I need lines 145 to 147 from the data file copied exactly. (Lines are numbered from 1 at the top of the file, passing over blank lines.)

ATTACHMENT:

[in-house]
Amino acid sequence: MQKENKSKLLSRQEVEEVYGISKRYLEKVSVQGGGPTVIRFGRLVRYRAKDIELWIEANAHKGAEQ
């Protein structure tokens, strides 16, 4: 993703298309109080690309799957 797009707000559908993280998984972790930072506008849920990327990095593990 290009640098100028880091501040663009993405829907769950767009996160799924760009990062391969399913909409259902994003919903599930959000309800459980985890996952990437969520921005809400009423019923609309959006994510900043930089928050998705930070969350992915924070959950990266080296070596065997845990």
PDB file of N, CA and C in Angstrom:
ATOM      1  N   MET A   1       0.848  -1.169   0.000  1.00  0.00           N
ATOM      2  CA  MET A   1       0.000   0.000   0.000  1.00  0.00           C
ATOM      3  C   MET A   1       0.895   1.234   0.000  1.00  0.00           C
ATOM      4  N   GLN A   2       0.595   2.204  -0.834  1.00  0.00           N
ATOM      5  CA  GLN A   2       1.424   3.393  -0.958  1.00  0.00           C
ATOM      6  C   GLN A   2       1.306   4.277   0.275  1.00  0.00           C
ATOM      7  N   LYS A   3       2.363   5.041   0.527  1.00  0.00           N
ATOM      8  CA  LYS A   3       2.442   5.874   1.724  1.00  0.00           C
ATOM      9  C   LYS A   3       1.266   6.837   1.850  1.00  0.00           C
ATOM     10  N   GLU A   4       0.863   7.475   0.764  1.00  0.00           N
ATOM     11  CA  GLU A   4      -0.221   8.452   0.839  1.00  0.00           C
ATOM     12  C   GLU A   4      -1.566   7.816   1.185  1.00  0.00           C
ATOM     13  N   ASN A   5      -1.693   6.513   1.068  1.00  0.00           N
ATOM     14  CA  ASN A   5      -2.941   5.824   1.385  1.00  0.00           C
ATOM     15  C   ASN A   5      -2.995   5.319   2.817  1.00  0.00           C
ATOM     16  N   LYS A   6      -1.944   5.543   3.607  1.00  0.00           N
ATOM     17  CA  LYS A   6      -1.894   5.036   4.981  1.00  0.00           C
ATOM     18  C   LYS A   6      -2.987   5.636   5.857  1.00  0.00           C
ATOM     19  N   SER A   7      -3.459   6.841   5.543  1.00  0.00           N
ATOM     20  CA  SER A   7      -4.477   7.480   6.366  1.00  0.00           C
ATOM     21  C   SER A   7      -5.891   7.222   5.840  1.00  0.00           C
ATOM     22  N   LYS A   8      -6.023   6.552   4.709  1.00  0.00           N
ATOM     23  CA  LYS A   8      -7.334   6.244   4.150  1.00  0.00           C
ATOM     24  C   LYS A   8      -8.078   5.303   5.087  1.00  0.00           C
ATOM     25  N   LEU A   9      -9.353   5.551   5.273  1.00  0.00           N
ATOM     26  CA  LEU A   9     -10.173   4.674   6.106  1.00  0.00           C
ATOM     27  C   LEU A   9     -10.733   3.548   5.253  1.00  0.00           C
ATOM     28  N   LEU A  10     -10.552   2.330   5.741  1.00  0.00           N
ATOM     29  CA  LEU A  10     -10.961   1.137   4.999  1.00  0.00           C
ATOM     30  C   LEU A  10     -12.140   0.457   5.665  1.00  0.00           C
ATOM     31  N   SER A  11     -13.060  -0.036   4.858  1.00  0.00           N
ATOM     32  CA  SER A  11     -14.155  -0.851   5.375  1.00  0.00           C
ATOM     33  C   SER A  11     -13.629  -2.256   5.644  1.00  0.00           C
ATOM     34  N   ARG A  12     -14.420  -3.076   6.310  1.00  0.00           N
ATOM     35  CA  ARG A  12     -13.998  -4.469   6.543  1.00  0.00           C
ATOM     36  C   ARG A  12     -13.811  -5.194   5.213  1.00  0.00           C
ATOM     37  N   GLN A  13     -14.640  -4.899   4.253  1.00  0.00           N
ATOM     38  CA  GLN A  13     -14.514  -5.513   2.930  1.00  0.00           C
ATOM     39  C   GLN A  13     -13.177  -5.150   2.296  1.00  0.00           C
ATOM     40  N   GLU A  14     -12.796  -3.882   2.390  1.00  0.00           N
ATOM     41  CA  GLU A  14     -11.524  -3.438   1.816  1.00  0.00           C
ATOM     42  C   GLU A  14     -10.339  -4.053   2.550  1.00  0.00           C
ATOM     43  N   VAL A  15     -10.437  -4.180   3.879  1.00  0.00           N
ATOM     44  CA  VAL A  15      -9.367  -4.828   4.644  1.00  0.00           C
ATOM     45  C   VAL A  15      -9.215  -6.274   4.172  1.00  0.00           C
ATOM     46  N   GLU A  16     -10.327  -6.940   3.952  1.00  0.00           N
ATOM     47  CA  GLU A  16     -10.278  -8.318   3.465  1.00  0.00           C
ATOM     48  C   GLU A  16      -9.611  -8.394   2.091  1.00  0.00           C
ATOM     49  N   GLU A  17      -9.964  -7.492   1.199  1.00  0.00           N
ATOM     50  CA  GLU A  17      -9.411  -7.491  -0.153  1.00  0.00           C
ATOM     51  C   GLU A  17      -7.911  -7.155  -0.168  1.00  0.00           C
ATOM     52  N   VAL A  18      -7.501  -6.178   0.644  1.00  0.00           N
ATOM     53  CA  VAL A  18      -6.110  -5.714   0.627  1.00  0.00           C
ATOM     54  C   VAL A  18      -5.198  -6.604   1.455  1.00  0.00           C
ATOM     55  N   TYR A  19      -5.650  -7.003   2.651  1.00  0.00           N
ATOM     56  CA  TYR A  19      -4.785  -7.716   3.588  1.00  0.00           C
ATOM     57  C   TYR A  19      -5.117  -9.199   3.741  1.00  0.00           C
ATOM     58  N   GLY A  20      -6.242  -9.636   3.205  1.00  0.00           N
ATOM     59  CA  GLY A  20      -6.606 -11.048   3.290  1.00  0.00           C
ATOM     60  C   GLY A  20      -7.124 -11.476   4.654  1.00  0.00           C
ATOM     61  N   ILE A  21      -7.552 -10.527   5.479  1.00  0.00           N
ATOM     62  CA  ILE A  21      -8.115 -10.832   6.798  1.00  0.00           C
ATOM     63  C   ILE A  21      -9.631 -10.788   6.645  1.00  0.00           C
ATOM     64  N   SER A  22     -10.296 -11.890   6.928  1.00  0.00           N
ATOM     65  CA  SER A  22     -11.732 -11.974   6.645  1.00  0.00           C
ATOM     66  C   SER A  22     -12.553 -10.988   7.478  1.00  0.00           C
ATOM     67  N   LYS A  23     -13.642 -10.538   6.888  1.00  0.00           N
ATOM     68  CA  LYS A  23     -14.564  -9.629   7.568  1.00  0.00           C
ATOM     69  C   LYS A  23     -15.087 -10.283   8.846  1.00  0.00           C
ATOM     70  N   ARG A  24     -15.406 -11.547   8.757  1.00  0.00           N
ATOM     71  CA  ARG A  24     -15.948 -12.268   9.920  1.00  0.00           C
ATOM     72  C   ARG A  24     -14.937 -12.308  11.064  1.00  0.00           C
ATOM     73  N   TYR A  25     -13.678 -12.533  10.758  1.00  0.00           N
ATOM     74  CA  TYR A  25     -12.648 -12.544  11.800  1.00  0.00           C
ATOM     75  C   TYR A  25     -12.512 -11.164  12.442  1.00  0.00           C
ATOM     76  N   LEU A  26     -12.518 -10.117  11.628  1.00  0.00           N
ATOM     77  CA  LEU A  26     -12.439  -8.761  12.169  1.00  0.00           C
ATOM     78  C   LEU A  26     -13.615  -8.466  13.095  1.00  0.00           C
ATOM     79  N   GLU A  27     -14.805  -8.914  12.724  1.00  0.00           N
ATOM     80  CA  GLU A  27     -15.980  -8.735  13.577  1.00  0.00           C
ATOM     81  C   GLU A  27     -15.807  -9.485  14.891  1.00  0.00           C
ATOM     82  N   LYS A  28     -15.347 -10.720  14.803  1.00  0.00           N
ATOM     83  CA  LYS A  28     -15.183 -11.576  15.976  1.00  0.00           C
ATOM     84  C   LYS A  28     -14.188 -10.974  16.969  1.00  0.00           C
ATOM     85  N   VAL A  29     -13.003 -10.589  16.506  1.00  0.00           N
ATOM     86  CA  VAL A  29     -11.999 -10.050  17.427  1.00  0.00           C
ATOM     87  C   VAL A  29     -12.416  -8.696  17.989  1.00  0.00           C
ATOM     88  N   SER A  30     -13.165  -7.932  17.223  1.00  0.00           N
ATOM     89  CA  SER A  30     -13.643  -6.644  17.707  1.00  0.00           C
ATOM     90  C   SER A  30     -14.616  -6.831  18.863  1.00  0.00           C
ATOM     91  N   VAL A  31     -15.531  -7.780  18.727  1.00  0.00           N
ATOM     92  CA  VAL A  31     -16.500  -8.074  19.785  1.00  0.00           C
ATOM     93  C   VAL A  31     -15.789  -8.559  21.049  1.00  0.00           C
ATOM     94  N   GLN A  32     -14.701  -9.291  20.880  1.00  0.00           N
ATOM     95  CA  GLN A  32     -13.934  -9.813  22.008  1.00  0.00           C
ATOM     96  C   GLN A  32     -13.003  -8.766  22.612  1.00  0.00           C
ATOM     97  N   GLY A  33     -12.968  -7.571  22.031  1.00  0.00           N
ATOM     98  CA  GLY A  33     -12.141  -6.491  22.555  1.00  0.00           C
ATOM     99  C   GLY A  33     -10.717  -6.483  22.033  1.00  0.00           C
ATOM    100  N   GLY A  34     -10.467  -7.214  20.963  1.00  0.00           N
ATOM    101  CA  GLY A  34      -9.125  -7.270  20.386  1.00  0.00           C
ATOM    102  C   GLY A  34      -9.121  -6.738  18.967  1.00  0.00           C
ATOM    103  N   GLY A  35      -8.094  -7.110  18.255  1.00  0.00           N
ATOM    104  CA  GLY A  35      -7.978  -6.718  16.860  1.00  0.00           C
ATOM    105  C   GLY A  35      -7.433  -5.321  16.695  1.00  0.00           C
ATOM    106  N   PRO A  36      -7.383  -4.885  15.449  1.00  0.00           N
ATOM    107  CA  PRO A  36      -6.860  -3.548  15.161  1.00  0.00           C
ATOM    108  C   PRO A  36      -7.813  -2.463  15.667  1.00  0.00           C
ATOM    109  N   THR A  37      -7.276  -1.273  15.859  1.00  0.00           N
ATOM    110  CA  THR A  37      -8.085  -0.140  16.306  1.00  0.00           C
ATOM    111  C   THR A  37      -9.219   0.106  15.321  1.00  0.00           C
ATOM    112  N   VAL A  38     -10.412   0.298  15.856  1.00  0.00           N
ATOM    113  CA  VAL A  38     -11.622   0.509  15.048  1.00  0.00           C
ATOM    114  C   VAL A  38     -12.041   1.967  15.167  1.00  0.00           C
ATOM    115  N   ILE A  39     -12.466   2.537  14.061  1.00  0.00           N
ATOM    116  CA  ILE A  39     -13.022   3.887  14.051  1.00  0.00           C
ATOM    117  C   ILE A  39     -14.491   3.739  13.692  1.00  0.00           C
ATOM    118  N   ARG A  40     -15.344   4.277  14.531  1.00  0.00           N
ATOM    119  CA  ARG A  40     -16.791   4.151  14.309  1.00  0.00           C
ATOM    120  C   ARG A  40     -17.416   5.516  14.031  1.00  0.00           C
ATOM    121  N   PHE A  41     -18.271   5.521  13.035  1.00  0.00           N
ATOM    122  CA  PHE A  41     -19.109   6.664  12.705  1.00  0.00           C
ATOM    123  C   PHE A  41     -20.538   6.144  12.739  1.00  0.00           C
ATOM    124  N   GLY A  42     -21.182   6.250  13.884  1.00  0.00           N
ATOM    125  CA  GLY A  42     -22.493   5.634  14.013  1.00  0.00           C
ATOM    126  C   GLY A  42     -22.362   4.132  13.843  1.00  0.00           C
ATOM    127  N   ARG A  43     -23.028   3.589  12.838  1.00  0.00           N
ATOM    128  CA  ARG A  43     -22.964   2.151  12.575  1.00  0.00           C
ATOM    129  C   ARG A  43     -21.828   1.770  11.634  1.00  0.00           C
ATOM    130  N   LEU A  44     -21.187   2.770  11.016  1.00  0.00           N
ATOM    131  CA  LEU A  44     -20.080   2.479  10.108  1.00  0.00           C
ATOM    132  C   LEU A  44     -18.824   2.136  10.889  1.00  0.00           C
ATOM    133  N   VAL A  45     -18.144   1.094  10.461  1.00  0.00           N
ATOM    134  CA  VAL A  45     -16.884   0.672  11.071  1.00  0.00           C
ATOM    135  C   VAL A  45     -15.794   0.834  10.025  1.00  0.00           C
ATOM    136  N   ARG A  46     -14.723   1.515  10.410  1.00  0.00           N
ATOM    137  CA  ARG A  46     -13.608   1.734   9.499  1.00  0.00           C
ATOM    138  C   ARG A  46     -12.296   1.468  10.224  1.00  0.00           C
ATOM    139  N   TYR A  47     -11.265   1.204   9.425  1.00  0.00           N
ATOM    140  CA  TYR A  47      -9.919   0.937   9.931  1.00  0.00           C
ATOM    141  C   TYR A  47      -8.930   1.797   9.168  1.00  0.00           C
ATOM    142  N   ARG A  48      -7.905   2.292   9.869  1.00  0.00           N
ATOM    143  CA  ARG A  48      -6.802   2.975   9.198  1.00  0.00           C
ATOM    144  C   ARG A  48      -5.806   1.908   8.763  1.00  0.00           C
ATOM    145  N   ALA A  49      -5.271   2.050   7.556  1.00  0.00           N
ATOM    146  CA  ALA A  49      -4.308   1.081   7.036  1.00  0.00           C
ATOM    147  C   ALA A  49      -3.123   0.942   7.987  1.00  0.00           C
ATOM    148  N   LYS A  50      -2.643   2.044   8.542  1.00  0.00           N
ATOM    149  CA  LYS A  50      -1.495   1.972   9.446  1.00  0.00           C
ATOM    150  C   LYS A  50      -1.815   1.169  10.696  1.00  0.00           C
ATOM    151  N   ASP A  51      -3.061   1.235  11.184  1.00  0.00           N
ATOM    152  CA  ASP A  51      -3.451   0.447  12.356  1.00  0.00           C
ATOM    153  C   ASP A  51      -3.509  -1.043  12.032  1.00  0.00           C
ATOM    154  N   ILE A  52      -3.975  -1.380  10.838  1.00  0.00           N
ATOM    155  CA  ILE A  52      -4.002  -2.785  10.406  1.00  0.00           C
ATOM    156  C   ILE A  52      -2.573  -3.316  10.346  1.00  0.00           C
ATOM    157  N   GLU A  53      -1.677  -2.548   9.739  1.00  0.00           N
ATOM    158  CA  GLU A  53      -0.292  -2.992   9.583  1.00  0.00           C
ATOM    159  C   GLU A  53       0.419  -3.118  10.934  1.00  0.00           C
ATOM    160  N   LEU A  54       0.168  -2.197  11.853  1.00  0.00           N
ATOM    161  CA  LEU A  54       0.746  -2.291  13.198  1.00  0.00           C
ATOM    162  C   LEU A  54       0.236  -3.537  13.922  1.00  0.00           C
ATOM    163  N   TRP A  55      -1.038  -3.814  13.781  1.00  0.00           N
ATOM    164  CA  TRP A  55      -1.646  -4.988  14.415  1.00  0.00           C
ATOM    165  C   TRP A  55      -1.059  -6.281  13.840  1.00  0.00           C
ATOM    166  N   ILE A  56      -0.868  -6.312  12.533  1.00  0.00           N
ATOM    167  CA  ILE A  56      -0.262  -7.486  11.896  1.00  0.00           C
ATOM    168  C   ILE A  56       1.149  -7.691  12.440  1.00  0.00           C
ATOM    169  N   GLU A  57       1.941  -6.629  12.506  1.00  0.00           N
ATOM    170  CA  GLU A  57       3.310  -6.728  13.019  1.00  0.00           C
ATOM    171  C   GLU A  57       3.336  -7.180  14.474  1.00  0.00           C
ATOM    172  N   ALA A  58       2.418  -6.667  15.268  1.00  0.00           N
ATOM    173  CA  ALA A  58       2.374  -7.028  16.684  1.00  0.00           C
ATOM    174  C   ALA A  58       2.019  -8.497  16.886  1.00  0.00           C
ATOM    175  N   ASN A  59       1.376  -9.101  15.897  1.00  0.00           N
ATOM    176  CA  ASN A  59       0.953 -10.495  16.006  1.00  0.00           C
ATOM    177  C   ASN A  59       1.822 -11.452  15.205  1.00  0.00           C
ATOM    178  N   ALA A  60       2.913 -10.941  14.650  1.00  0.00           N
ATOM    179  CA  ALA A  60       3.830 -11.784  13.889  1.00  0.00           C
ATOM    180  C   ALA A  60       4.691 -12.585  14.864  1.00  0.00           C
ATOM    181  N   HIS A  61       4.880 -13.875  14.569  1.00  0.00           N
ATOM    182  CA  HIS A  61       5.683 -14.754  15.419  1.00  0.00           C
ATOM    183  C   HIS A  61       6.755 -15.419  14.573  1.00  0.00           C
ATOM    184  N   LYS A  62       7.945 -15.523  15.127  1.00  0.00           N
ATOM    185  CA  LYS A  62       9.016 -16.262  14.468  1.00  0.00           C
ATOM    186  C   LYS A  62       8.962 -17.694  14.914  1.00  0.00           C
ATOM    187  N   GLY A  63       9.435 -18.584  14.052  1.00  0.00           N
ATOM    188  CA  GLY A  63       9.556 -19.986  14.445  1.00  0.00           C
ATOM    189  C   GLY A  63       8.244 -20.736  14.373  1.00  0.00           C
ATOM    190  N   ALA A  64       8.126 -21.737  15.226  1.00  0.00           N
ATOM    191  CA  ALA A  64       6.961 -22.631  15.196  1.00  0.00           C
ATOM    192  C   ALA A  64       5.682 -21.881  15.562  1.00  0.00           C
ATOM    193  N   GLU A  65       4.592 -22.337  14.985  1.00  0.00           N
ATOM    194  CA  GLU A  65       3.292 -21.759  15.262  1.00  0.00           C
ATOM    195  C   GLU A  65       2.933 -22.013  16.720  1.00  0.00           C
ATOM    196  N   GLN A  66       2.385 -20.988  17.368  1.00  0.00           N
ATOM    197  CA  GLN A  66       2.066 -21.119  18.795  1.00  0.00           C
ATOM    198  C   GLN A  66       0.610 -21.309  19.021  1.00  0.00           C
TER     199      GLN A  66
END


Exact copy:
ATOM    141  C   TYR A  47      -8.930   1.797   9.168  1.00  0.00           C
ATOM    142  N   ARG A  48      -7.905   2.292   9.869  1.00  0.00           N
ATOM    143  CA  ARG A  48      -6.802   2.975   9.198  1.00  0.00           C